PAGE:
Top Travel Technology Association Priorities Included in House and Senate FAA Reauthorization Bills

Key Provisions Impacting the Travel Technology Industry Included

The Travel Technology Association (Travel Tech), the voice of the travel technology industry and consistent advocate for public policy that supports a competitive and transparent marketplace, applauds the introduction of the House and Senate’s FAA Reauthorization bills.

“We thank the leaders of the House Transportation & Infrastructure Committee and the Senate Commerce Committee for their exceptional efforts on the FAA Reauthorization. Travel Tech released its top priorities for this legislation earlier this year. Both bills feature key provisions that we expressly advocated for to better support travelers and the Travel Tech member companies that serve them,” stated Laura Chadwick, president, and CEO of Travel Tech.

The House legislation includes critical language relating to the refund obligations of ticket agents, a top Travel Tech priority. The U.S. Department of Transportation (DOT), in its proposed Airline Ticket Refunds and Consumer Protections rulemaking released late last year, sought to require ticket agents to make refunds to customers within seven days, even if the funds had not yet been returned by the airline. Travel Tech successfully advocated for bill language that would require a refund only when such ticket agent possesses, or has access to, the funds of a passenger.

“Simply put: our members can only refund what they have in their possession. The DOT’s proposed rule on the timing of refunds places ticket agents in a precarious financial position, no matter their size, having to make refunds without first receiving the customers’ funds back from airlines. We are glad the House Transportation and Infrastructure Committee heard us and included this sensible provision in their draft bill. We will work hard to ensure this provision and our other priorities are included in the final legislation passed by Congress.”

The House version of the FAA Reauthorization legislation will also add a “ticket agent” representative to the Department of Transportation’s (DOT) Aviation Consumer Protection Advisory Committee (ACPAC). Last week, Reps. Dina Titus (D-NV), Gus Bilirakis (R-FL), John Garamendi (D-CA), Marc Molinaro (R-NY), and Julia Brownley (D-CA), introduced standalone legislation, H.R. 3780 — the ACPAC Modernization Act, to do the same.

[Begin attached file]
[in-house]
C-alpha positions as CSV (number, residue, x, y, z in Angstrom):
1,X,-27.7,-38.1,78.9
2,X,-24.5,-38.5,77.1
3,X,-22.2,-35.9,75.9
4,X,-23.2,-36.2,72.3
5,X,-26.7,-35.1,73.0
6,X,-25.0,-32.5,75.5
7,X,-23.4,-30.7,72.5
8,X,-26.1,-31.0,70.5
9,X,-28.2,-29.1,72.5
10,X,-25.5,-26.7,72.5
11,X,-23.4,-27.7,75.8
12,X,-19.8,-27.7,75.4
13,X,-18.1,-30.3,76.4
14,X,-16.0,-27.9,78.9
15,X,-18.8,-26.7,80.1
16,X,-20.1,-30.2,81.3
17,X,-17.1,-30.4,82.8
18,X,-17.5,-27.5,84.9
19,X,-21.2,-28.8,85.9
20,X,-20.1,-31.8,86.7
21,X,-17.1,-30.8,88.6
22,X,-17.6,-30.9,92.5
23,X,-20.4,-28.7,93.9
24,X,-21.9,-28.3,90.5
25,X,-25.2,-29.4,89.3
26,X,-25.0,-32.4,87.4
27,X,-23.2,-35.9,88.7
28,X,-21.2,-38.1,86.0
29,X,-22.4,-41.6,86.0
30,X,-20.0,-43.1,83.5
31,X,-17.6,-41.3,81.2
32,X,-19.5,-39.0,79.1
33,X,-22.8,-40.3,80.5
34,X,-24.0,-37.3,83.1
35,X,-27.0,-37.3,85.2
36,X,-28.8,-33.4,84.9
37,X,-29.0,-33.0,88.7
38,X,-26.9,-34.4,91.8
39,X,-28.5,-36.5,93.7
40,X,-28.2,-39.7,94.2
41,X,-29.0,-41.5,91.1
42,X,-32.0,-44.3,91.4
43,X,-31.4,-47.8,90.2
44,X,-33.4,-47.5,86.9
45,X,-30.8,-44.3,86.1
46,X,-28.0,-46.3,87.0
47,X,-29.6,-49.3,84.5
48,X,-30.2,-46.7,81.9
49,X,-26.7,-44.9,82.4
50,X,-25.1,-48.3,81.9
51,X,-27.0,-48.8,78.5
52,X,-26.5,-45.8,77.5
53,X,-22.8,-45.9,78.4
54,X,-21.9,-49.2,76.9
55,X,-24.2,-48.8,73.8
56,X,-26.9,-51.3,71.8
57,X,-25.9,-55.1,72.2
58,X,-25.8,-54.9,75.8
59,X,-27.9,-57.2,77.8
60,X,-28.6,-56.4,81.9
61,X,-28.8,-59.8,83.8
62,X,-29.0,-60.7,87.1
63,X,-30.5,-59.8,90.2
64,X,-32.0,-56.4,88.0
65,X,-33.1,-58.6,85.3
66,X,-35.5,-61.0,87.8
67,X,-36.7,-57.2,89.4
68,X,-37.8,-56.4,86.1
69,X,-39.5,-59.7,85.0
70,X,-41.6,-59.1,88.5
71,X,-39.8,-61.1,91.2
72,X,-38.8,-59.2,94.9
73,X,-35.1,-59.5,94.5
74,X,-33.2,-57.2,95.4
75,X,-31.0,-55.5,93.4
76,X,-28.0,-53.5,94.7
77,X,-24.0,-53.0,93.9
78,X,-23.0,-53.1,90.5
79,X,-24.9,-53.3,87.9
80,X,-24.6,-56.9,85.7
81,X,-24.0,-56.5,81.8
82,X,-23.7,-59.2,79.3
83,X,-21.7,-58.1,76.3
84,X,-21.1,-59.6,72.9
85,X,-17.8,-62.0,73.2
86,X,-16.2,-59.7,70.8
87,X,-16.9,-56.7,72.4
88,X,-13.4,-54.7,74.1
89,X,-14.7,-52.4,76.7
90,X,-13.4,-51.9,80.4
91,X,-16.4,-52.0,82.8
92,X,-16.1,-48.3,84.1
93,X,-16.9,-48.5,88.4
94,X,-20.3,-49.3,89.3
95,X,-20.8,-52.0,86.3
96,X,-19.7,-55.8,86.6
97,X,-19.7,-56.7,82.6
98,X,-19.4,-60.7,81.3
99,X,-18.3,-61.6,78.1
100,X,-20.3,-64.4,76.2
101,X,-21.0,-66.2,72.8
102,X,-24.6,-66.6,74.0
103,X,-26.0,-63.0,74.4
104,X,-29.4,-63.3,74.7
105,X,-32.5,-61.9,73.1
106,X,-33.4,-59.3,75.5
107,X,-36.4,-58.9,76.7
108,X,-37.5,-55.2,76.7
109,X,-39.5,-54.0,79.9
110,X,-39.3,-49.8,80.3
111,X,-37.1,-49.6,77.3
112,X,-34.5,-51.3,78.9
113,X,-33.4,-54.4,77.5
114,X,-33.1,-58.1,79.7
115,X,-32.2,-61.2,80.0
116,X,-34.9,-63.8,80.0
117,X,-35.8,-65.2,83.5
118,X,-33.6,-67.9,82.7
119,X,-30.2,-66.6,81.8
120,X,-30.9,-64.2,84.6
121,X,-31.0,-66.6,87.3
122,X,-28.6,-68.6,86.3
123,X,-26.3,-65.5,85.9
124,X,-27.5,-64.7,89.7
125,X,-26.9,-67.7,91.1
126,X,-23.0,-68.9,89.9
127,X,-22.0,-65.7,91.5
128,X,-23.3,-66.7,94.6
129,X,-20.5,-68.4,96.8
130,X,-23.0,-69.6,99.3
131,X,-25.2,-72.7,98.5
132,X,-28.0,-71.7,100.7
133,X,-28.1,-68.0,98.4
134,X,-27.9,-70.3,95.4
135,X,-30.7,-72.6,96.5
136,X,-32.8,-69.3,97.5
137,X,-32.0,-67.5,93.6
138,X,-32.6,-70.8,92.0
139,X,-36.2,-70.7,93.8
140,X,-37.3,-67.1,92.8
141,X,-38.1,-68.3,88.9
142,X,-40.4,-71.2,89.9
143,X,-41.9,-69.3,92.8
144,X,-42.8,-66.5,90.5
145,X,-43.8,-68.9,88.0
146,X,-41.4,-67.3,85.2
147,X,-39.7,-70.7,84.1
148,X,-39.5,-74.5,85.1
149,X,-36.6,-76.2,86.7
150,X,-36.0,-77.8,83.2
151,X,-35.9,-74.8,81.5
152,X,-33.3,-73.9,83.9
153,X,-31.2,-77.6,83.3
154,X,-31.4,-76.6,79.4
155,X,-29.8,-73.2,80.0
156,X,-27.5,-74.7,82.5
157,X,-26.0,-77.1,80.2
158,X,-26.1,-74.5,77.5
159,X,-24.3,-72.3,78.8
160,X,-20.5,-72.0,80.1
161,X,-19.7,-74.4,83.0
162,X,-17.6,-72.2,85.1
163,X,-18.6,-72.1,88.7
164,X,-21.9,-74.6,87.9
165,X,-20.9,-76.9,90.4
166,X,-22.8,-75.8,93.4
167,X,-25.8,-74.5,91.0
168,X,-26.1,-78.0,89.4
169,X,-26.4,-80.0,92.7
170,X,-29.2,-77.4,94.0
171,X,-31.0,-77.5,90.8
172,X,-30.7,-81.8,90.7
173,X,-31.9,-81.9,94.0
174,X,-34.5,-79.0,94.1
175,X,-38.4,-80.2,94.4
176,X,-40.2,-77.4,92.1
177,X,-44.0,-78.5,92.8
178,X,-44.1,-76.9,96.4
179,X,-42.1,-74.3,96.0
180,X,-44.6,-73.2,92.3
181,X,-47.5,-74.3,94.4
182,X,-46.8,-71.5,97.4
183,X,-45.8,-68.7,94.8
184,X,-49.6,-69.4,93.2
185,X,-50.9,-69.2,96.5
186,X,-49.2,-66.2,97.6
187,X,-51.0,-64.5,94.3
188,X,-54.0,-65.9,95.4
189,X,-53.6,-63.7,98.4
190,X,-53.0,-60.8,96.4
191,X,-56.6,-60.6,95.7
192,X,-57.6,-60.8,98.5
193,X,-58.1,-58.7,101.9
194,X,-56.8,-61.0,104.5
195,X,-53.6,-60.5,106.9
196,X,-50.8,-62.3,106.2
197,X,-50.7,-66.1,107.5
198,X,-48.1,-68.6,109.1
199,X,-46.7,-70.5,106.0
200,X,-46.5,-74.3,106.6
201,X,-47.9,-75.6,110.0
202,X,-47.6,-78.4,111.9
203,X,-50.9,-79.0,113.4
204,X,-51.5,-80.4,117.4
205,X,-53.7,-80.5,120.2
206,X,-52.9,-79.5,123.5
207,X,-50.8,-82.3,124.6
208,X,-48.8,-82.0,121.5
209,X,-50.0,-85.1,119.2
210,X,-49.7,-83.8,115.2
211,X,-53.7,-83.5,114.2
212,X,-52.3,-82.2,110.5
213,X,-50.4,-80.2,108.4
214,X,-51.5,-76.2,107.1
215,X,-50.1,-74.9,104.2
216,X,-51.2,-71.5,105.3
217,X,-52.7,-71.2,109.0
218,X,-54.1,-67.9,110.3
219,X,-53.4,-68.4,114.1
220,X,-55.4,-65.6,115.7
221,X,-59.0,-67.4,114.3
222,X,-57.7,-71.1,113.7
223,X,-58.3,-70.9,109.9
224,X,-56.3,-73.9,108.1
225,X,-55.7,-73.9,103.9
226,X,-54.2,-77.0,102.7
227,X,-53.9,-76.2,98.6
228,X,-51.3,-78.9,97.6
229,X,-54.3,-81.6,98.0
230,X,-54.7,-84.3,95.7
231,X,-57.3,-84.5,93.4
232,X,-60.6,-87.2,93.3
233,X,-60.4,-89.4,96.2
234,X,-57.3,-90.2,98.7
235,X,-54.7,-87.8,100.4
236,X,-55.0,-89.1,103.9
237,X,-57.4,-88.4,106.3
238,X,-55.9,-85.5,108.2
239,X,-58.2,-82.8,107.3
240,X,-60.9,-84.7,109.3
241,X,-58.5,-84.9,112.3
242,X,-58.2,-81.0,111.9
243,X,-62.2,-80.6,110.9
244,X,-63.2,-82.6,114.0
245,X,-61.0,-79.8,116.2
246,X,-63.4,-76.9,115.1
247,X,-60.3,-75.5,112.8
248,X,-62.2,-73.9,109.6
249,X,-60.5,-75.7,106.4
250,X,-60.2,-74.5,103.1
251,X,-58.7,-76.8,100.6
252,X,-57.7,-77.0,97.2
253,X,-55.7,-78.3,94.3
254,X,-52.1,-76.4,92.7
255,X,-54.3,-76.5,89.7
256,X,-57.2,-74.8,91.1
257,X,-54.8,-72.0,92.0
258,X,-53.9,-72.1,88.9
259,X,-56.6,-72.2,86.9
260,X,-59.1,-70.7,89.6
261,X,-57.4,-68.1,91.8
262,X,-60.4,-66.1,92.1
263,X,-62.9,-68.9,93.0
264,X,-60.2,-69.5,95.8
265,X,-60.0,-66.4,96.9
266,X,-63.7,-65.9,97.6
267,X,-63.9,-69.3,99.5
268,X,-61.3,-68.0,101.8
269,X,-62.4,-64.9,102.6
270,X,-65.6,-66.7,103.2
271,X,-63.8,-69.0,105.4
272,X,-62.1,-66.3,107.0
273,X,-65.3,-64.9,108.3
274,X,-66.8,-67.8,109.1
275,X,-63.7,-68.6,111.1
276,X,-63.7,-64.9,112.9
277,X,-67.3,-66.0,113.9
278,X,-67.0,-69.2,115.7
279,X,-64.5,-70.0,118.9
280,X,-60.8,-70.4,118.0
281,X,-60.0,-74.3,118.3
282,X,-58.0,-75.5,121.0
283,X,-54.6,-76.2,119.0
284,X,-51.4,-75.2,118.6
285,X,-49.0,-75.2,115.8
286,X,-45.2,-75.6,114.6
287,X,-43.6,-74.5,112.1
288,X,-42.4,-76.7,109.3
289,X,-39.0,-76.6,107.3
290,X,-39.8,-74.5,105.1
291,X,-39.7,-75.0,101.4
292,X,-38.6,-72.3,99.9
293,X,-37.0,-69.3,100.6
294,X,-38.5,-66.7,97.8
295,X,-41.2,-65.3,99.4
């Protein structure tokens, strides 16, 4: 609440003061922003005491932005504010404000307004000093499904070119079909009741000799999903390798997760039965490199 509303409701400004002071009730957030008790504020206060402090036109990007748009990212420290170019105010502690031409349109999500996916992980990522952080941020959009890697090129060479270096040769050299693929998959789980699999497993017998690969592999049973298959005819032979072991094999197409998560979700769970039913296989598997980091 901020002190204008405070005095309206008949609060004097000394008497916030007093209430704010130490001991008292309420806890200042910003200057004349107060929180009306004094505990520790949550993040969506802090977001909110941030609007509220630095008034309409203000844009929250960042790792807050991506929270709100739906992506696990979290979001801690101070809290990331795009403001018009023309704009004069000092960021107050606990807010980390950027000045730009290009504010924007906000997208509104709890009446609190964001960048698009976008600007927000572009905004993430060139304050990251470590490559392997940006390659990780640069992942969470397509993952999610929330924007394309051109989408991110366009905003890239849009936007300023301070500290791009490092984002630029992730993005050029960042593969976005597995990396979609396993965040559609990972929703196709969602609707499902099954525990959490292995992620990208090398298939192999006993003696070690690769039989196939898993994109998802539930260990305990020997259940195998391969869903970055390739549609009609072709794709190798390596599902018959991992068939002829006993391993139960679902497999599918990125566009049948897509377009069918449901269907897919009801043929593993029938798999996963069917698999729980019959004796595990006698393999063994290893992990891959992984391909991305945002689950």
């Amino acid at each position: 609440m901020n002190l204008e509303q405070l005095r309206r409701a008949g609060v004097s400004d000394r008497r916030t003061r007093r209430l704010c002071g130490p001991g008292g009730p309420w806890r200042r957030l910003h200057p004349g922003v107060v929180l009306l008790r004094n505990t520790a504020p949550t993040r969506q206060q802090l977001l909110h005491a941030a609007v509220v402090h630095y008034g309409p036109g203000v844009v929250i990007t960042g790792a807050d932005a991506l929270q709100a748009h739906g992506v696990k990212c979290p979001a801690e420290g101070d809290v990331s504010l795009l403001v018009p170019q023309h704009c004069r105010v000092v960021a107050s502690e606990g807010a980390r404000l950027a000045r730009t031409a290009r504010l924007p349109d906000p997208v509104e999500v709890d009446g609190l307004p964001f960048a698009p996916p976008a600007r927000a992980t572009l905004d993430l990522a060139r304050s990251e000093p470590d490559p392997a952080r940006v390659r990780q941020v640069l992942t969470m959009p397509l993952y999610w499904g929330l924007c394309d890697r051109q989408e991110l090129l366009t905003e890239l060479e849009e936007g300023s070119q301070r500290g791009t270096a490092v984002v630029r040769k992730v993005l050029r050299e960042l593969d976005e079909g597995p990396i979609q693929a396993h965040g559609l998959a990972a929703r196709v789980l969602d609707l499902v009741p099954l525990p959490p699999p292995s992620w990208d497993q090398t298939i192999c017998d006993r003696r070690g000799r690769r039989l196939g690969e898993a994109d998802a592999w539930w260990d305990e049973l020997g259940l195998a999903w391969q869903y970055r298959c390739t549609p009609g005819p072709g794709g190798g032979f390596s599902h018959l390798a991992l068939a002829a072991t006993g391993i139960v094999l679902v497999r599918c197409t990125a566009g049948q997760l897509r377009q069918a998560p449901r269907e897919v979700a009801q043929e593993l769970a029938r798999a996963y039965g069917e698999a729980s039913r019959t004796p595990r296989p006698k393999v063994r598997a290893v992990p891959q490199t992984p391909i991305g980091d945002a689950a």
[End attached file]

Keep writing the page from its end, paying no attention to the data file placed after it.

“We’re pleased to be included as a formal representative on ACPAC as well the new Passenger Experience Advisory Committee,” Chadwick said. “This recognition of the travel technology industry’s unique expertise comes at a critical time and reinforces the pivotal role our members contribute to enhancing the travel experience.”

“We are also grateful to see our point of view on ancillary fee display flexibility affirmed in the Senate legislation. Our members are the pioneers in consistently supporting consumer access to information to allow them to make informed decisions and know the total costs involved as they make travel plans,” stated Chadwick.

Earlier this year, Travel Tech submitted comments to the U.S. Department of Transportation on their proposed “Enhancing Transparency of Airline Ancillary Service Fees” rulemaking. Travel Tech also filed a hearing petition to challenge the DOT’s requirement in the rule to display the critical ancillary fee information on the first page of online search results, and presented key public opinion survey results to support their position.

About Travel Tech

The Travel Technology Association (Travel Tech) empowers traveler choice by advocating for public policy that promotes marketplace transparency and competition. Travel Tech represents the leading innovators in travel technology, including global distribution systems, online travel agencies, metasearch companies, travel management companies, and short-term rental platforms.

To schedule an interview with a Travel Tech spokesperson, contact Dan Rene of kglobal at 202-329-8357 or

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